Sometimes writers send work of a type I don’t represent, such as work specifically for the educational market or high fantasy. (For the adult market, it’s often political thrillers.) Sometimes, the query or pitch is excellent, but the voice isn’t strong enough, or the voice is great, but I’m not especially interested in the premise. The worst is when I get manuscripts that are really well written, but I just don’t feel the spark necessary to offer representation. Usually, I haven’t continued thinking about the story after finishing or I just can’t put my finger on what it might need. That means I’m not a good fit for that author. The second worst is when I love something but I have a client whose work is very similar – I don’t like to have clients in direct competition, and it’s so hard to say no!
As you know, we are all about middle grade books. Tell us, what do you love most about middle-grade novels?
We all have an age we’re stuck at in our heads, and I’m 12. ;-). I love the middle grade audience, and I love that MG focuses on the first stirrings of independence and a young reader’s relationships, particularly with family and close friends. Even novels about dark or scary topics usually are suffused with hope, and that’s important for readers of all ages.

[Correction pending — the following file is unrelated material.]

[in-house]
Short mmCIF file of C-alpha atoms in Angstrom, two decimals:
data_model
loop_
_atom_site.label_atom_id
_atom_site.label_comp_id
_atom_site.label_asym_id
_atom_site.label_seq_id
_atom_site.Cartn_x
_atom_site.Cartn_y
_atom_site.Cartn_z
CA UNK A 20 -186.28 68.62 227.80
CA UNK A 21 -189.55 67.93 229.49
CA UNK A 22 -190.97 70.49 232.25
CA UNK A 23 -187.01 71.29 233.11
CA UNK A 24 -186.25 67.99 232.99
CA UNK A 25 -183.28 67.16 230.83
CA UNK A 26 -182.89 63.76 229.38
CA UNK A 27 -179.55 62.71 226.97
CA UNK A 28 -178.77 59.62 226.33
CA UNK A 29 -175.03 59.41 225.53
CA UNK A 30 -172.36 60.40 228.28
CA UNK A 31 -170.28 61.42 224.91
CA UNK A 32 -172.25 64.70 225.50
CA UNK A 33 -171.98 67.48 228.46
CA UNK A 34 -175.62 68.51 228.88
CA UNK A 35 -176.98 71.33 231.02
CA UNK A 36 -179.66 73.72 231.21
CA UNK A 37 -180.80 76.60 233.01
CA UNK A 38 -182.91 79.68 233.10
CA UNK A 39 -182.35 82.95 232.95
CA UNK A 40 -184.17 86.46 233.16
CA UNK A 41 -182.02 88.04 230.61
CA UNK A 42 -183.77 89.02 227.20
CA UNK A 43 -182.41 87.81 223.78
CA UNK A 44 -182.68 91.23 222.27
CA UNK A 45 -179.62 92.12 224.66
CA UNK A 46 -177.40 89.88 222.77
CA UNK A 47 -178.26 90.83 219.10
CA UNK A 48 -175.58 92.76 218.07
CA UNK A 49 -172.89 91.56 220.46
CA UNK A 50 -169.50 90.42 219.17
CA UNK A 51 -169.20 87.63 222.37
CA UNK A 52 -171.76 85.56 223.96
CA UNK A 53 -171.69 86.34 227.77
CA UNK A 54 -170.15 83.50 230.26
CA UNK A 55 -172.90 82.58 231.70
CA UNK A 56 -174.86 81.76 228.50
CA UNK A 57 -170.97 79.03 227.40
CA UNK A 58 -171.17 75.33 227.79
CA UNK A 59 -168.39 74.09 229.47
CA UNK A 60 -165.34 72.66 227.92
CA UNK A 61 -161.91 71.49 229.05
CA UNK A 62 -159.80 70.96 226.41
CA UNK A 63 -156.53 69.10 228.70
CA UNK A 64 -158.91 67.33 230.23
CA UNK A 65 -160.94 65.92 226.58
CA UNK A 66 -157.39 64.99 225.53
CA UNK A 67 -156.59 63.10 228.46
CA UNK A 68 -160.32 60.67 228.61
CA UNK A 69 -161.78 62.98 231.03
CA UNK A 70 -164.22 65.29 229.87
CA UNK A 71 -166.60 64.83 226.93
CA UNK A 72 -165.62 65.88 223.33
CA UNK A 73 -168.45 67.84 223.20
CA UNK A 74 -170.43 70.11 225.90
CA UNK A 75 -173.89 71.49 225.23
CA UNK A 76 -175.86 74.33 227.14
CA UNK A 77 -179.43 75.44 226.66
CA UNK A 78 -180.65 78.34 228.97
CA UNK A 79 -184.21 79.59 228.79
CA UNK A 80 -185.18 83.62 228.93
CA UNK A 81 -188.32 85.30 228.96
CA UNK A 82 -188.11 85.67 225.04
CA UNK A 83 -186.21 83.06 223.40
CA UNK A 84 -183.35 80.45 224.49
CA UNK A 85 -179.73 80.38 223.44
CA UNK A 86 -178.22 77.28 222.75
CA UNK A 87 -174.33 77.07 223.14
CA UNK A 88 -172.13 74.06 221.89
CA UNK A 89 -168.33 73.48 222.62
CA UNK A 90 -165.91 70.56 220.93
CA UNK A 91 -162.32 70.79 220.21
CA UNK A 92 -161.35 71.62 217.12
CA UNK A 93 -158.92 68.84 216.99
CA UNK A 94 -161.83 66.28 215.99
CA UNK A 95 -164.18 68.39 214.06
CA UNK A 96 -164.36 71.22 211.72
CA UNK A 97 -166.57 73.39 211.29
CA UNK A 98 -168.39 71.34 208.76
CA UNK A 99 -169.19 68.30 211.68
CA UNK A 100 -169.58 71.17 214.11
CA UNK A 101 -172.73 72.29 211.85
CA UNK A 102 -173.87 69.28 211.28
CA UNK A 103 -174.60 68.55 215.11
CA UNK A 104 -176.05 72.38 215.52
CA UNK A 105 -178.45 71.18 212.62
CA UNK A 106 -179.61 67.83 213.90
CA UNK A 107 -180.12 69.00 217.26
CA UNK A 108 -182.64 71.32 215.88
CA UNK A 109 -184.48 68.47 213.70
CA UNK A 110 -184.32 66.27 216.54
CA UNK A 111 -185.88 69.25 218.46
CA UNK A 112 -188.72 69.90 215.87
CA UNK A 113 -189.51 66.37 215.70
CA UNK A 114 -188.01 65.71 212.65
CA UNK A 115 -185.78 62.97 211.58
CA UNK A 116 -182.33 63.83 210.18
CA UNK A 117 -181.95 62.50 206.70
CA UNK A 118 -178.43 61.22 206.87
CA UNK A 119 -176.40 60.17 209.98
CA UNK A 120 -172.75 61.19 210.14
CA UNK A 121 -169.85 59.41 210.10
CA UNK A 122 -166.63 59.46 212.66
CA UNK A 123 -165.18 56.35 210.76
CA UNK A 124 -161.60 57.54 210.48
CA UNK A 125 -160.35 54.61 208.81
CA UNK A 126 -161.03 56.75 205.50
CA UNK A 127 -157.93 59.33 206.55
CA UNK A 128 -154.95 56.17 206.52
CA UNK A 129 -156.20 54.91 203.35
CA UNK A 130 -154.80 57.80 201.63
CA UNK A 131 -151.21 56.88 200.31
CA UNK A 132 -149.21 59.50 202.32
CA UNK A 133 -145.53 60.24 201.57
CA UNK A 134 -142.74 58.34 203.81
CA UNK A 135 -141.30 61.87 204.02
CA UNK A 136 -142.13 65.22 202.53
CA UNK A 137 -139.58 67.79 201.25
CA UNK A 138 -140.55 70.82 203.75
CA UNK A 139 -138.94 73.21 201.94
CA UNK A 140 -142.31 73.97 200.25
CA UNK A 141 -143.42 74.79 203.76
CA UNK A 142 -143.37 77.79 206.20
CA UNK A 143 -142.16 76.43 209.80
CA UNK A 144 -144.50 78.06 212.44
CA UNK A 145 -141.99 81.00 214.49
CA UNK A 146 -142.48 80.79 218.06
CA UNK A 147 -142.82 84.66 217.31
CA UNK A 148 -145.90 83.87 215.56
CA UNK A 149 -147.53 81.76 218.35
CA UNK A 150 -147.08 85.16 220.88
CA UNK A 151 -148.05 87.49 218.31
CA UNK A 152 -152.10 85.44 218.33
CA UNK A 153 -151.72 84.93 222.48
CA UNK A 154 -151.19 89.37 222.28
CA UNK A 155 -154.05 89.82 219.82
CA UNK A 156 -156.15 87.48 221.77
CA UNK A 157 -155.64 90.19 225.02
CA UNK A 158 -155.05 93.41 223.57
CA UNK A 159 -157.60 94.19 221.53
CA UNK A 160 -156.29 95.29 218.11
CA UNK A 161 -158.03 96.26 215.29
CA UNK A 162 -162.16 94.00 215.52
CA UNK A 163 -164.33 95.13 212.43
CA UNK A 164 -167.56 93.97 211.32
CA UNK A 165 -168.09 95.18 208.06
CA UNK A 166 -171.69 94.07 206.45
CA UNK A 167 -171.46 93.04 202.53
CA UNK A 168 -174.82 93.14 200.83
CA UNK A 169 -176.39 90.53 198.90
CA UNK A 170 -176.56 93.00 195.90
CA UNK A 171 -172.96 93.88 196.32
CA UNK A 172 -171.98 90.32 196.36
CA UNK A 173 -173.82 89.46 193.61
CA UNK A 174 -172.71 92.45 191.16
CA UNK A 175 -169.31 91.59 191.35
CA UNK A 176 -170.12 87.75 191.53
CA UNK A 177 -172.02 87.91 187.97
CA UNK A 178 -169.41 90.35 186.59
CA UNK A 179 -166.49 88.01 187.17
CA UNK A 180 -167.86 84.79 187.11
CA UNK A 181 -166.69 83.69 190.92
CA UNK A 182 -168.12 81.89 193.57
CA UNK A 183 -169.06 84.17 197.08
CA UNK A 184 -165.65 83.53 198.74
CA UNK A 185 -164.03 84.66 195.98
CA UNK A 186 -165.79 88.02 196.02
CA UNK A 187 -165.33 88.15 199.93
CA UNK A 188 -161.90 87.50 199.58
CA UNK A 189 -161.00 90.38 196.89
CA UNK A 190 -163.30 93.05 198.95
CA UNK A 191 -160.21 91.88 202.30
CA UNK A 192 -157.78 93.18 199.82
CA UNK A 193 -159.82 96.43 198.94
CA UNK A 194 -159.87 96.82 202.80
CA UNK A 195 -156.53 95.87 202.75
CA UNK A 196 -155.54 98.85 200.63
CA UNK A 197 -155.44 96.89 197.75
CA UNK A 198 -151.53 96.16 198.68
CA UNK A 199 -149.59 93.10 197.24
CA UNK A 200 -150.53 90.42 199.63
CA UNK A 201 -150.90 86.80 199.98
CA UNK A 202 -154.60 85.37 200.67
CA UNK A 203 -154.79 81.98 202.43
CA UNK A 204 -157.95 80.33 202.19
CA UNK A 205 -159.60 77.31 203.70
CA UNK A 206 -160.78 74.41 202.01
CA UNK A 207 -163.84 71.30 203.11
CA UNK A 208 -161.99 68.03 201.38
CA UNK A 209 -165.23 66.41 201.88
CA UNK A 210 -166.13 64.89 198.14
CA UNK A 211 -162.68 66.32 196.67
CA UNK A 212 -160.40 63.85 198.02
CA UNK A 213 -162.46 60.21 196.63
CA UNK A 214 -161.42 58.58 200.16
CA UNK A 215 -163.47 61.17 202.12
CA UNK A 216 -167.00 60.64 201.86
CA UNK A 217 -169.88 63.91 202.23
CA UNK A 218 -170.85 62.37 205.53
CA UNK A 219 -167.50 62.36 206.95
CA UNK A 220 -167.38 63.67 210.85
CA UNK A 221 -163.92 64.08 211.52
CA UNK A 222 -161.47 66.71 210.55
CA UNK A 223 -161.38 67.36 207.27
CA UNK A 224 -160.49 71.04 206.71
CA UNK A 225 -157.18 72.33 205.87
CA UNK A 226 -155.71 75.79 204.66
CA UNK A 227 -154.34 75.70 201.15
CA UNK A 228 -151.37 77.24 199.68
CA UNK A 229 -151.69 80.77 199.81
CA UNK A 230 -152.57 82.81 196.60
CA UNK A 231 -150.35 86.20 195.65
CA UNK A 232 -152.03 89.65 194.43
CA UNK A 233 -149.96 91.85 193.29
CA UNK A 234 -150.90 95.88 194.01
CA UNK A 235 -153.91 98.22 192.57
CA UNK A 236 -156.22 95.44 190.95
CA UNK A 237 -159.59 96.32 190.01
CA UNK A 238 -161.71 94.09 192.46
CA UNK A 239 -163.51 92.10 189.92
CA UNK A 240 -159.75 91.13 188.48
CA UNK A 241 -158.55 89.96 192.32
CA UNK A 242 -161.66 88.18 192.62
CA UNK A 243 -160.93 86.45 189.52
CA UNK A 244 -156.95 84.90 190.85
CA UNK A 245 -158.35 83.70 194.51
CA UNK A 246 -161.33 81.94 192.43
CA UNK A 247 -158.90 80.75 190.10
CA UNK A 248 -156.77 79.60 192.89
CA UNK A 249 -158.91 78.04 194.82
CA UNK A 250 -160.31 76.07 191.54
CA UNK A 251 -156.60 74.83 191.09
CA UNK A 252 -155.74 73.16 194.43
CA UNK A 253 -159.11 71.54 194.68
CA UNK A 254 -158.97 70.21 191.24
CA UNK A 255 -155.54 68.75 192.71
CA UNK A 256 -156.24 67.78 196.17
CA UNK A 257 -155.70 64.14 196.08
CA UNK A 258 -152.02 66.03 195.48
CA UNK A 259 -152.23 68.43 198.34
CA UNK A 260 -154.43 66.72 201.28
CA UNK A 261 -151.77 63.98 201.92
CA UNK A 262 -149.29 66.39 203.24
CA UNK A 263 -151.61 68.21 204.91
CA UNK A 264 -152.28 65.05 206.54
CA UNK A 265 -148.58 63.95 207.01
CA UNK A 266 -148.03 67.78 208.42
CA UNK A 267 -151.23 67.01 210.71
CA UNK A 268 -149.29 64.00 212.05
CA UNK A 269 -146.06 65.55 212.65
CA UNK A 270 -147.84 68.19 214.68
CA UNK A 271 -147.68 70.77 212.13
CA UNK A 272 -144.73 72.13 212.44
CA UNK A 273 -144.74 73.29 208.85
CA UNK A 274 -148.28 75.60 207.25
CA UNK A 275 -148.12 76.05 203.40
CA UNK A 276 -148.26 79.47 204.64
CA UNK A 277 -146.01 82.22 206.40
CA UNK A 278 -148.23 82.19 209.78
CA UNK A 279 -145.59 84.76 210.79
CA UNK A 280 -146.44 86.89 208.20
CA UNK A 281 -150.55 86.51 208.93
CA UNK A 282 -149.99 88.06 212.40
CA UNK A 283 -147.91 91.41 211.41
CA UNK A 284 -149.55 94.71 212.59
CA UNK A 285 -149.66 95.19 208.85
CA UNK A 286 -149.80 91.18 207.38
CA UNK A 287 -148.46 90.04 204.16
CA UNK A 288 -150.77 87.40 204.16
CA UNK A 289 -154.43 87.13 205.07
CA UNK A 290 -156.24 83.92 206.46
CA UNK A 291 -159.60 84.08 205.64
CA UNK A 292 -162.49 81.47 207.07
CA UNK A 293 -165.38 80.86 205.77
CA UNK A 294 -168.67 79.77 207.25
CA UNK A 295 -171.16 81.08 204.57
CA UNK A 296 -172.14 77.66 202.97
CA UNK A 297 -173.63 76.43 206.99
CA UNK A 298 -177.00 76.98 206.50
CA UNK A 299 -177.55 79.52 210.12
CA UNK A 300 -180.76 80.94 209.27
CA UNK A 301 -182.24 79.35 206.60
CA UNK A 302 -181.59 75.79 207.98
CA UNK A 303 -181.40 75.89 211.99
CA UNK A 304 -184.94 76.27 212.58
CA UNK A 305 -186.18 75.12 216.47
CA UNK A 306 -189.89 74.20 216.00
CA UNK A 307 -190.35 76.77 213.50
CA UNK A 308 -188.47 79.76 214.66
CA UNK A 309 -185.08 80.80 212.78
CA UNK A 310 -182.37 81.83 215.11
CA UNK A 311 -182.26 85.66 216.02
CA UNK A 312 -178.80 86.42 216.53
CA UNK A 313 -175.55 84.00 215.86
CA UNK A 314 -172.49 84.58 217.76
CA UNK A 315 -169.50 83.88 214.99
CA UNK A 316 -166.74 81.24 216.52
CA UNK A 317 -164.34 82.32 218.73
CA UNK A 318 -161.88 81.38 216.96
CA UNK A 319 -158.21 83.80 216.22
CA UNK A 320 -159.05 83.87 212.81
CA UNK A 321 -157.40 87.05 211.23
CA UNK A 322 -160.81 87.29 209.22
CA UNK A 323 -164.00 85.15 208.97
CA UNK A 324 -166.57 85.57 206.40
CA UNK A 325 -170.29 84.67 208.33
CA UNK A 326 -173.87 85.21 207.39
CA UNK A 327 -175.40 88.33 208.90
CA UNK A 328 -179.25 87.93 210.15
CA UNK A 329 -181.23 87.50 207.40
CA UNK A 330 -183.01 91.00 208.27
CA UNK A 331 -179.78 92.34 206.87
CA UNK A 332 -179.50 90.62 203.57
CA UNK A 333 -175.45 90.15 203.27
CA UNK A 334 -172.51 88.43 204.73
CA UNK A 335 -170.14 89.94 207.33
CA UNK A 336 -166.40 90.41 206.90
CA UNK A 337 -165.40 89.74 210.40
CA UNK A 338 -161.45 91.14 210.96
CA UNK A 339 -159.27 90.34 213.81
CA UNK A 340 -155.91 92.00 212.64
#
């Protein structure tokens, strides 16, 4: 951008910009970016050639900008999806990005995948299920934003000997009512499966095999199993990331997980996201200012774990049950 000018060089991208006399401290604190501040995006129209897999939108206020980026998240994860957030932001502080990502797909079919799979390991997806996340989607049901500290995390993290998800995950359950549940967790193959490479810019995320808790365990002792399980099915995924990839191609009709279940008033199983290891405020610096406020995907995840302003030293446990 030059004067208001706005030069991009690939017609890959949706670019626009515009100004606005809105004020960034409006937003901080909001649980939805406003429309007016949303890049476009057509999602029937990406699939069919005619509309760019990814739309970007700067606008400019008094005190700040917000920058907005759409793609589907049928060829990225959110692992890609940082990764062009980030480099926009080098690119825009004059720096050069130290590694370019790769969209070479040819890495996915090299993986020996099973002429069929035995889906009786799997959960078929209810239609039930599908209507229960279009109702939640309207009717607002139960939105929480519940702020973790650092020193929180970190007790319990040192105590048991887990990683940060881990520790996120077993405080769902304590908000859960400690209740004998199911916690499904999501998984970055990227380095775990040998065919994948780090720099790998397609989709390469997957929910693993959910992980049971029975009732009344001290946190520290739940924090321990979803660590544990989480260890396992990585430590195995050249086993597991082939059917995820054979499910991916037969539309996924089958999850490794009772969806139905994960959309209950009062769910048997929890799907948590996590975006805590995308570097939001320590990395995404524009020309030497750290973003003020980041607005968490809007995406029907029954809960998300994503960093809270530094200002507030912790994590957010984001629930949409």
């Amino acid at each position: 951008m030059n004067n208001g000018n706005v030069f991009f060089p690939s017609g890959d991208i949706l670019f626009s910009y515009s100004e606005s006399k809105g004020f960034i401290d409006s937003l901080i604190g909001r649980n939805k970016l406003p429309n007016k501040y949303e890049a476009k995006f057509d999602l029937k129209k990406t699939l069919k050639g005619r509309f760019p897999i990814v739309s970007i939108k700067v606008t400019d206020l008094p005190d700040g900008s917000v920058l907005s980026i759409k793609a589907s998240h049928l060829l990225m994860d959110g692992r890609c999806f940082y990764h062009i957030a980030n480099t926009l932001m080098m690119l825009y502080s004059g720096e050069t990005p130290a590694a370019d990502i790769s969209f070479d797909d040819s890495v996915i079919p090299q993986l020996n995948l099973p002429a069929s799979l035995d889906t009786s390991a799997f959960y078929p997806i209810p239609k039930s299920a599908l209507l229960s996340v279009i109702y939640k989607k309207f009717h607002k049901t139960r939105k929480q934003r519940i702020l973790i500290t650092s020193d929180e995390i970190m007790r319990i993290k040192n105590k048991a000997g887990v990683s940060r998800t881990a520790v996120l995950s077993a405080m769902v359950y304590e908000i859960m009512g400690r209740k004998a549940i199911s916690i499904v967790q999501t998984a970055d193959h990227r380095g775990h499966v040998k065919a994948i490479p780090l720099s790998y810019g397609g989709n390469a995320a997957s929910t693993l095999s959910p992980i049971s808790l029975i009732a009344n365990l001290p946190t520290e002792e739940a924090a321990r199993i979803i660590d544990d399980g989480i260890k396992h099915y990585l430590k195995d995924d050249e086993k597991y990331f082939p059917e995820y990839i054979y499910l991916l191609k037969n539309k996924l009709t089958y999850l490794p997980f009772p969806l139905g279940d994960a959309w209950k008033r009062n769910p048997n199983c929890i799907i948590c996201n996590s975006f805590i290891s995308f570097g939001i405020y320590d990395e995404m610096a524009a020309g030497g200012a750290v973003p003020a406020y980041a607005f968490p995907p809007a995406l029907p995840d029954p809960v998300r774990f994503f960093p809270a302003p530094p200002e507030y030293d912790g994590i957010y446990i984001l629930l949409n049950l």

Which middle-grade book(s) influenced you most as a child?
That’s a great question! I don’t think middle grade was really much of a thing when I was growing up. It was all “children’s books.” I also learned to read very early and had free range at the library, so I often read books I probably wasn’t able to comprehend emotionally.
I loved LITTLE WOMEN, partly because my grandmother gave me her copy of the book and then the sequels. I’ve always loved mysteries and read all of Nancy Drew, though even then some of the stereotypes made me uncomfortable. ALL OF A KIND FAMILY and its sequels, Madeleine L’Engle’s books, and HARRIET THE SPY were huge favorites!
What are some of your favorite current middle-grade novels?
Tracey Baptiste’s JUMBIES books, Sheila Turnage’s Mo LeBeau mysteries, Rita Williams-Garcia’s Gaither Sisters trilogy, the amazing anthologies like YOU ARE HERE and COMING OF AGE, Ann LeZotte’s wonderful Mary Lambert books… and of course, my clients’ books!
Where do you think the middle grade market is headed?
I’m hearing from editors that it’s a little oversaturated, particularly with contemporary. But as I always say, what goes down must come up! 🙂 The reality is that publishers need to keep publishing, and middle grade readers have a pretty big appetite for books of all kinds. They’re wide-ranging, too — from tentative to confident readers, fans of non-fiction or graphic novels or scary books or verse novels, etc.
Which genres/themes/subjects are you drawn to/not drawn to?